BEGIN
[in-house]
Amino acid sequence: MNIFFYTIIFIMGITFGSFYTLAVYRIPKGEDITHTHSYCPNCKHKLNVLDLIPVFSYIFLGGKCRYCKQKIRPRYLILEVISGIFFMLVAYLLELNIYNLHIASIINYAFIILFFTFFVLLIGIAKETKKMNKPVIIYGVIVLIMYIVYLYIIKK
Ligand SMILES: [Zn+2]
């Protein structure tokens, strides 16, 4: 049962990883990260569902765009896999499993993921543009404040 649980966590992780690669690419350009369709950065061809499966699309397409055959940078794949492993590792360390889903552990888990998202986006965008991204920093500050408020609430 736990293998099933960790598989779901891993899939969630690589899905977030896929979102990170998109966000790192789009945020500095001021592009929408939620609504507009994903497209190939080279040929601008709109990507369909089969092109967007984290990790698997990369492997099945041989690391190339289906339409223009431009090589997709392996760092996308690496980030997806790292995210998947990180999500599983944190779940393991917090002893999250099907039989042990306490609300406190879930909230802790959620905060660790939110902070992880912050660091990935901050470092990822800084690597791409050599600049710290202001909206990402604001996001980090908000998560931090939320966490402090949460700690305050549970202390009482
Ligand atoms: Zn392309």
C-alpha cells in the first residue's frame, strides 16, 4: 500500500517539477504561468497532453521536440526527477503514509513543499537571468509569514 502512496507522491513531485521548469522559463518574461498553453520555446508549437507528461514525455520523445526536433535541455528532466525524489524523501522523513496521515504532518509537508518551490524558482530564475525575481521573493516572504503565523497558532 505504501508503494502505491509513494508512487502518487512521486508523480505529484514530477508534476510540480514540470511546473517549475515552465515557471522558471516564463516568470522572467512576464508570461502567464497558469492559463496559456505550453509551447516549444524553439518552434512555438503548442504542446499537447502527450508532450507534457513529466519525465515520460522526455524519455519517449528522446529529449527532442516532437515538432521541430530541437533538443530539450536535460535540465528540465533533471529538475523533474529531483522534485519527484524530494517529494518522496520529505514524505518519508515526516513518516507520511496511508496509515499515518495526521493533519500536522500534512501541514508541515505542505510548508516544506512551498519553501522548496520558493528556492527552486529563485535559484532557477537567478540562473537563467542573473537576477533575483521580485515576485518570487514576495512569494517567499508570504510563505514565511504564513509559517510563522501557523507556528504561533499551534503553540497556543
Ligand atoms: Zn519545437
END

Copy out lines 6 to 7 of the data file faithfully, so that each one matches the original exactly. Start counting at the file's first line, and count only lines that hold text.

C-alpha cells in the first residue's frame, strides 16, 4: 500500500517539477504561468497532453521536440526527477503514509513543499537571468509569514 502512496507522491513531485521548469522559463518574461498553453520555446508549437507528461514525455520523445526536433535541455528532466525524489524523501522523513496521515504532518509537508518551490524558482530564475525575481521573493516572504503565523497558532 505504501508503494502505491509513494508512487502518487512521486508523480505529484514530477508534476510540480514540470511546473517549475515552465515557471522558471516564463516568470522572467512576464508570461502567464497558469492559463496559456505550453509551447516549444524553439518552434512555438503548442504542446499537447502527450508532450507534457513529466519525465515520460522526455524519455519517449528522446529529449527532442516532437515538432521541430530541437533538443530539450536535460535540465528540465533533471529538475523533474529531483522534485519527484524530494517529494518522496520529505514524505518519508515526516513518516507520511496511508496509515499515518495526521493533519500536522500534512501541514508541515505542505510548508516544506512551498519553501522548496520558493528556492527552486529563485535559484532557477537567478540562473537563467542573473537576477533575483521580485515576485518570487514576495512569494517567499508570504510563505514565511504564513509559517510563522501557523507556528504561533499551534503553540497556543
Ligand atoms: Zn519545437